Since his showing last year in the 5th Congressional District race, when he was barely edged out of the runoff, Duck Dynasty cousin Zach Dasher’s political future has been wide open — and now it includes speculation about running for the second highest statewide Louisiana office.
“He has mounting pressure to run for lieutenant governor,” says a source close to the Republican. “He has been approached by numerous people.”
Supporters were impressed by his performance in the Florida Parishes and see his base in north Louisiana as an advantage in a contest with contenders from below I-10.
“He’s still considering it,” adds the source. “He’s nowhere near a decision right now, but he is taking a serious look at it.”
Already declared for the race are Baton Rouge Mayor Kip Holden, former Plaquemines Parish President Billy Nungesser and Jefferson Parish President John Young.
Sen. Elbert Guillory of Opelousas has said repeatedly he will be on the ballot, but backers are still looking for him to raise more money and have a better presence on the campaign trail. Guillory says that will happen after the legislative session adjourns.
Chances unknown for settlement cash
Last year lawmakers received a financial bounce from a pharmaceutical settlement during their regular session, making the 2014 budget crunch hurt a little less.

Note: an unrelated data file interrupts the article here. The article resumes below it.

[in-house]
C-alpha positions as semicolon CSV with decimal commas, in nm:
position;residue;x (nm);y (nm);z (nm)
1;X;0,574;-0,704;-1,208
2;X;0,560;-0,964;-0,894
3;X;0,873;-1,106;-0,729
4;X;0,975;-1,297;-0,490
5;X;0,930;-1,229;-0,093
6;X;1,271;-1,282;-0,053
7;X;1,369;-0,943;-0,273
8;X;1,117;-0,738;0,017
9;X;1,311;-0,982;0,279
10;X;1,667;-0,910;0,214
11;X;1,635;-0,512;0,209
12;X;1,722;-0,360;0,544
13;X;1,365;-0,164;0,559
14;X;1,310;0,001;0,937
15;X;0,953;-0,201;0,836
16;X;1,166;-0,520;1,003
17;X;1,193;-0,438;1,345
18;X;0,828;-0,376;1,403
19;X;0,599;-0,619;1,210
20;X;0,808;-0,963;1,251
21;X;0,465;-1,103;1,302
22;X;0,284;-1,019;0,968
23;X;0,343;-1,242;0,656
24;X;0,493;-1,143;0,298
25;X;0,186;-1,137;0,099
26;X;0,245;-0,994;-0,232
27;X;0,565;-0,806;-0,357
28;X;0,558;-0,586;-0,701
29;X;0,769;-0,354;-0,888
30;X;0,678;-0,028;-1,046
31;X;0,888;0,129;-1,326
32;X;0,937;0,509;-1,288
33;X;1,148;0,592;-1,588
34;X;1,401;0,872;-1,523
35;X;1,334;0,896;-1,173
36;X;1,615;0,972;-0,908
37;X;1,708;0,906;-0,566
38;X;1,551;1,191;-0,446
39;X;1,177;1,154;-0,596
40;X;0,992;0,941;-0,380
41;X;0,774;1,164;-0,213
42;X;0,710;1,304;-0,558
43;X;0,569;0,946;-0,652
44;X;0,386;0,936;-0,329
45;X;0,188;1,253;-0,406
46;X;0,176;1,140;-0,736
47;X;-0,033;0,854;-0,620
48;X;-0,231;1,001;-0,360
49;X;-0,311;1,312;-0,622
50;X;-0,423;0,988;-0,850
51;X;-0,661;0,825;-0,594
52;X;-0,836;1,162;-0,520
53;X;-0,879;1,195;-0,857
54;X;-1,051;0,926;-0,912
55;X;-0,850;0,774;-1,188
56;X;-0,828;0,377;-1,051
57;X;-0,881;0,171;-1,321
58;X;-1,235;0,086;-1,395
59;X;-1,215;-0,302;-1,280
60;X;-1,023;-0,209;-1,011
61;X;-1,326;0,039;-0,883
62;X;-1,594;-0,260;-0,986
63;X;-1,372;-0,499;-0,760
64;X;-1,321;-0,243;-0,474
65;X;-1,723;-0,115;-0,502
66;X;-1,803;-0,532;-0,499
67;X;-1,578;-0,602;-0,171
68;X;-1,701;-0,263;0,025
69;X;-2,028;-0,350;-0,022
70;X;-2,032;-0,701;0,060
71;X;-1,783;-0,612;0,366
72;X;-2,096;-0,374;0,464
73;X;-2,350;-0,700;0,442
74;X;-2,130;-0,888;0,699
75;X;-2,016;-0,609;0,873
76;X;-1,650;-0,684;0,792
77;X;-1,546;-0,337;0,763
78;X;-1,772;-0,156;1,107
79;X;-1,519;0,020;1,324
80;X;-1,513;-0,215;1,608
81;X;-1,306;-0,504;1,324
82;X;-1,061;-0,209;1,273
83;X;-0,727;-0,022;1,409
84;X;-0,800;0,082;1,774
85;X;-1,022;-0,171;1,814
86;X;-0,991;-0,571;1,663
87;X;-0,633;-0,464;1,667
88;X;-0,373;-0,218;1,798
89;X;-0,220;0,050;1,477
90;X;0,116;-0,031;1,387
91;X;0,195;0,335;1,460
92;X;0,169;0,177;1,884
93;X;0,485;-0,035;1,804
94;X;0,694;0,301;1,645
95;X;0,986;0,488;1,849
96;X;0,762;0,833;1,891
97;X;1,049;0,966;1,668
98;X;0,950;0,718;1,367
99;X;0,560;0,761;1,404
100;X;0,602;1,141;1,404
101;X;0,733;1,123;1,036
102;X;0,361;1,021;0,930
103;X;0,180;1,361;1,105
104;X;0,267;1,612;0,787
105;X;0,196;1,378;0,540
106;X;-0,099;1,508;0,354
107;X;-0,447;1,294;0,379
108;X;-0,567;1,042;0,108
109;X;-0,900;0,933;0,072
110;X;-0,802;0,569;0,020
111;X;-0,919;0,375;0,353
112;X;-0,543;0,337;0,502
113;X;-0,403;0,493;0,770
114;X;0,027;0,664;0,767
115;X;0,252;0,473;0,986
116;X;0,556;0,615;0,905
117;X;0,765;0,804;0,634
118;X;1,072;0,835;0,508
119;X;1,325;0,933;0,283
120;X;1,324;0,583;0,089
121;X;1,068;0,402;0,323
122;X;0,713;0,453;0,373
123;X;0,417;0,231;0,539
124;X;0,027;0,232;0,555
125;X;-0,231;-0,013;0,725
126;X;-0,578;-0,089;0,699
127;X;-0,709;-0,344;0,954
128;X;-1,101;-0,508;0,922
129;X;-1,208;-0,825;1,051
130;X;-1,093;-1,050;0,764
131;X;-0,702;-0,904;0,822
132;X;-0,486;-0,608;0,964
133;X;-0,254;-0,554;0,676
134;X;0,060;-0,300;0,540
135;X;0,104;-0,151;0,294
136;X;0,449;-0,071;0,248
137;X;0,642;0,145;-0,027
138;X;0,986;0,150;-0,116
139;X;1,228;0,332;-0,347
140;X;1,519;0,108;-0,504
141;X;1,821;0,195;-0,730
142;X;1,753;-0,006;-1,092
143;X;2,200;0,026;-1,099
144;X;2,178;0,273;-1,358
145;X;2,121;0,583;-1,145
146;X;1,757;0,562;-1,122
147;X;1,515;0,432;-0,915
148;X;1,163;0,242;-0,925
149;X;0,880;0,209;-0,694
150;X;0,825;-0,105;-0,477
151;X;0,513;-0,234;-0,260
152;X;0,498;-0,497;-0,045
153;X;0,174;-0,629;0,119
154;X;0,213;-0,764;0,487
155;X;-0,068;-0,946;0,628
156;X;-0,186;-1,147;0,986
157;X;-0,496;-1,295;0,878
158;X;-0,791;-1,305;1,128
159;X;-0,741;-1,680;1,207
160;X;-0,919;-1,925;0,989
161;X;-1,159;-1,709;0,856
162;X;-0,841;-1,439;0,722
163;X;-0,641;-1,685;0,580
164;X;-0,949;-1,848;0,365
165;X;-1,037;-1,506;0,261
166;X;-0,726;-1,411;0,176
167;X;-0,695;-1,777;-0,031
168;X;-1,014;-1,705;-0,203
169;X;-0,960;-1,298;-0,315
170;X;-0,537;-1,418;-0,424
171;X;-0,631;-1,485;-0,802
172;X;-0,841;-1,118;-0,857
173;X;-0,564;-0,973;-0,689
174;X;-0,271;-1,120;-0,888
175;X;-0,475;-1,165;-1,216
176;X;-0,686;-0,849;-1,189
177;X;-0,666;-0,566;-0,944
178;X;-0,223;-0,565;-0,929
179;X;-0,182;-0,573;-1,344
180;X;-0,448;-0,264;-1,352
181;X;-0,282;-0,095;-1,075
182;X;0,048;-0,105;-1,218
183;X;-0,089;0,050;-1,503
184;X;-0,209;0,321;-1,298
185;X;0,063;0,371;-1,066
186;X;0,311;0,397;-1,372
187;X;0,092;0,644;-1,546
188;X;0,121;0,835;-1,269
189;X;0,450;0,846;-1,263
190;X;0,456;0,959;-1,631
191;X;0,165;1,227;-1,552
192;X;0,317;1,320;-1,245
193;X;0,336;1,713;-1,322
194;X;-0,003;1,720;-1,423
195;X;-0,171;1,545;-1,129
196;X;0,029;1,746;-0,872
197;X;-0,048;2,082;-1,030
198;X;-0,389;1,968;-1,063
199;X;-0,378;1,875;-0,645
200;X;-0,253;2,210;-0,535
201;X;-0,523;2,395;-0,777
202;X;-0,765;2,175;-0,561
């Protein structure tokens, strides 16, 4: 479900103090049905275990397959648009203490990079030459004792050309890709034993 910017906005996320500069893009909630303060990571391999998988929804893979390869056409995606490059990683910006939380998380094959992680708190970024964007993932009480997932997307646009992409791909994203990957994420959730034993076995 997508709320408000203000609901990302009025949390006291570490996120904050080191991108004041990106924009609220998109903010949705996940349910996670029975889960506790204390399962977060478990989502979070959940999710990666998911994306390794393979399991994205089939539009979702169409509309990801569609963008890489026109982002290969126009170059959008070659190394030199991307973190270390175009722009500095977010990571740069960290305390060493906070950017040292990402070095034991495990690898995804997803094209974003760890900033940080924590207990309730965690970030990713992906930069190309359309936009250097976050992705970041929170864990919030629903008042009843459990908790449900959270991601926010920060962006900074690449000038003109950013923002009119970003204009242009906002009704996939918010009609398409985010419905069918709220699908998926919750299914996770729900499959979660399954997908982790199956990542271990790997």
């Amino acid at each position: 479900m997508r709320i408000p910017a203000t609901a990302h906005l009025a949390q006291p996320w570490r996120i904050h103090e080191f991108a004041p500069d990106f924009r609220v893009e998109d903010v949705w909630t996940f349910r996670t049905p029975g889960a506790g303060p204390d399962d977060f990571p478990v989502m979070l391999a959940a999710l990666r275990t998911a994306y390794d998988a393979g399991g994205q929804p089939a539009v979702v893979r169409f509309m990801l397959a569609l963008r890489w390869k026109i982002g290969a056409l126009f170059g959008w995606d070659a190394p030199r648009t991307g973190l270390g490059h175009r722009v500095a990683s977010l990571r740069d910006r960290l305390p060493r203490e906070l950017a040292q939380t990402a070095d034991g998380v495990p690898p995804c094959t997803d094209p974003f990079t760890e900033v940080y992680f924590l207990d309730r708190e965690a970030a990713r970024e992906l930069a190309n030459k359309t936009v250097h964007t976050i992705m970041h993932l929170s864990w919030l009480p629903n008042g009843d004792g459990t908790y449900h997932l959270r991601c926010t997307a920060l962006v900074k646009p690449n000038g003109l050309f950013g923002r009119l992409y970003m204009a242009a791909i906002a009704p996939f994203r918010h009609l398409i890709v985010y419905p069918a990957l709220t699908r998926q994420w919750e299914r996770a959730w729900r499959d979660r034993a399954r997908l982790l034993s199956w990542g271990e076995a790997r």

With a $1.6 billion shortfall to tackle in the session that convened April 13, officials are looking for something a bit more miraculous but not expecting much. On that front, few lawmakers know of any pending settlements that could surface before or during this year’s session.
Asked the same, Laura Gerdes Colligan, a spokeswoman for the Attorney General’s Office, could only offer the following via email: “As to pending settlements/cases, we do have several ongoing matters [investigations, negotiations and/or lawsuits] which could result in recoveries for Louisiana, but we aren’t able to make those types of predictions at this time.”
Dems building grassroots legislative PAC
Ravi Sangisetty, a former congressional candidate and attorney practicing in New Orleans and Houma, is launching a political action committee this spring to target seats in the Legislature, with a slight Democratic bent.
It will be called the Bayou Blue PAC, he says, with an initial goal of raising $250,000.
“We’re definitely going to be recruiting new candidates. We want new blood, regardless of party,” says Sangisetty. “But we’ll be coordinating with campaigns too.”
He is already working with consultant Chris Bender to get the PAC up and running.
Elected officials receive endorsement letters
In an early sign that U.S. Sen. David Vitter may be preparing to release a monster list of endorsements from elected officials in every corner of Louisiana government, sources are reporting the receipt of a form letter from the man himself asking for a signature.
It reads: “Your support is critical to our success, and I would be honored to earn your endorsement.”
In the letter, Vitter asks elected officials to detach and fill out a card with all of their pertinent information. And, as he usually does, Vitter provides his personal cell phone number.
Campaign spokesman Luke Bolar says it’s too early to fully gauge the response, but adds, “It’s been pretty solid so far.”
For more Louisiana political news, visit www.LaPolitics.com or follow Jeremy Alford on Twitter @LaPoliticsNow.